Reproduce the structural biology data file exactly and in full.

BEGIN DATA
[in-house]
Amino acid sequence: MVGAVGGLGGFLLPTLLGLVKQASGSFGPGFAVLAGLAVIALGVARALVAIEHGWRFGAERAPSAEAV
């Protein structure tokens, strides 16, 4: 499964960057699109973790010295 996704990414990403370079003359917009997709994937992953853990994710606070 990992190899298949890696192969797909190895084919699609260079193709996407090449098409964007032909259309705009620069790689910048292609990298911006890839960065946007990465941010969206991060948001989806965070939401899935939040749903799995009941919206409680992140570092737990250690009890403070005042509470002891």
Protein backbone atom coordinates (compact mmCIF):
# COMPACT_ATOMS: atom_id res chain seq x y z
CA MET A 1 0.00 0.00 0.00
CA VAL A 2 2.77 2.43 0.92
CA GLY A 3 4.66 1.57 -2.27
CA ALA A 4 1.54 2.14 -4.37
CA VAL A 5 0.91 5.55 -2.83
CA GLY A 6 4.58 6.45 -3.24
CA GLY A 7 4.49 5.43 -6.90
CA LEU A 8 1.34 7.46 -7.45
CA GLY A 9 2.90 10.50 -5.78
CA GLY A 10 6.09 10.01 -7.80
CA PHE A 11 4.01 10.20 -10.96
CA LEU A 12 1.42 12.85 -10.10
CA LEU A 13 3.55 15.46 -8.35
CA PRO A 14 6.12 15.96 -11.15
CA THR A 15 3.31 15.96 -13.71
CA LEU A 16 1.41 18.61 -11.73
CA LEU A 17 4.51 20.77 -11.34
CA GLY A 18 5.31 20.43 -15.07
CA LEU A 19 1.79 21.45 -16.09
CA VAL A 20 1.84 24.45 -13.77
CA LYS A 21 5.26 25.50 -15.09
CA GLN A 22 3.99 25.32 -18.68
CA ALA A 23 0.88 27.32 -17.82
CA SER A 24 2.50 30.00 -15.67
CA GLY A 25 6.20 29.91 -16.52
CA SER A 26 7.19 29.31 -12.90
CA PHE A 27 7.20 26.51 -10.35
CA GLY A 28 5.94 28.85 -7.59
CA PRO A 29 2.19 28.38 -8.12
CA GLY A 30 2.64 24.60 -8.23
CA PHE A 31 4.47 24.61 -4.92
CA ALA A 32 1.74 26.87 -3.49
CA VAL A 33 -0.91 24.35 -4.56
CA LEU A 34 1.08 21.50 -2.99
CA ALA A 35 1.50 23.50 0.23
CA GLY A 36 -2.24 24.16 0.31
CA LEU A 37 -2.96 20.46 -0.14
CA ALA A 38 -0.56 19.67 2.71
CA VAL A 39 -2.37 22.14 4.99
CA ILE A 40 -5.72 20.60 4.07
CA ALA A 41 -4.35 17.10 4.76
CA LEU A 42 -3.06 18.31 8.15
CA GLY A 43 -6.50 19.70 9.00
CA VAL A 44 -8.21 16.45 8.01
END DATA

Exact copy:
[in-house]
Amino acid sequence: MVGAVGGLGGFLLPTLLGLVKQASGSFGPGFAVLAGLAVIALGVARALVAIEHGWRFGAERAPSAEAV
């Protein structure tokens, strides 16, 4: 499964960057699109973790010295 996704990414990403370079003359917009997709994937992953853990994710606070 990992190899298949890696192969797909190895084919699609260079193709996407090449098409964007032909259309705009620069790689910048292609990298911006890839960065946007990465941010969206991060948001989806965070939401899935939040749903799995009941919206409680992140570092737990250690009890403070005042509470002891």
Protein backbone atom coordinates (compact mmCIF):
# COMPACT_ATOMS: atom_id res chain seq x y z
CA MET A 1 0.00 0.00 0.00
CA VAL A 2 2.77 2.43 0.92
CA GLY A 3 4.66 1.57 -2.27
CA ALA A 4 1.54 2.14 -4.37
CA VAL A 5 0.91 5.55 -2.83
CA GLY A 6 4.58 6.45 -3.24
CA GLY A 7 4.49 5.43 -6.90
CA LEU A 8 1.34 7.46 -7.45
CA GLY A 9 2.90 10.50 -5.78
CA GLY A 10 6.09 10.01 -7.80
CA PHE A 11 4.01 10.20 -10.96
CA LEU A 12 1.42 12.85 -10.10
CA LEU A 13 3.55 15.46 -8.35
CA PRO A 14 6.12 15.96 -11.15
CA THR A 15 3.31 15.96 -13.71
CA LEU A 16 1.41 18.61 -11.73
CA LEU A 17 4.51 20.77 -11.34
CA GLY A 18 5.31 20.43 -15.07
CA LEU A 19 1.79 21.45 -16.09
CA VAL A 20 1.84 24.45 -13.77
CA LYS A 21 5.26 25.50 -15.09
CA GLN A 22 3.99 25.32 -18.68
CA ALA A 23 0.88 27.32 -17.82
CA SER A 24 2.50 30.00 -15.67
CA GLY A 25 6.20 29.91 -16.52
CA SER A 26 7.19 29.31 -12.90
CA PHE A 27 7.20 26.51 -10.35
CA GLY A 28 5.94 28.85 -7.59
CA PRO A 29 2.19 28.38 -8.12
CA GLY A 30 2.64 24.60 -8.23
CA PHE A 31 4.47 24.61 -4.92
CA ALA A 32 1.74 26.87 -3.49
CA VAL A 33 -0.91 24.35 -4.56
CA LEU A 34 1.08 21.50 -2.99
CA ALA A 35 1.50 23.50 0.23
CA GLY A 36 -2.24 24.16 0.31
CA LEU A 37 -2.96 20.46 -0.14
CA ALA A 38 -0.56 19.67 2.71
CA VAL A 39 -2.37 22.14 4.99
CA ILE A 40 -5.72 20.60 4.07
CA ALA A 41 -4.35 17.10 4.76
CA LEU A 42 -3.06 18.31 8.15
CA GLY A 43 -6.50 19.70 9.00
CA VAL A 44 -8.21 16.45 8.01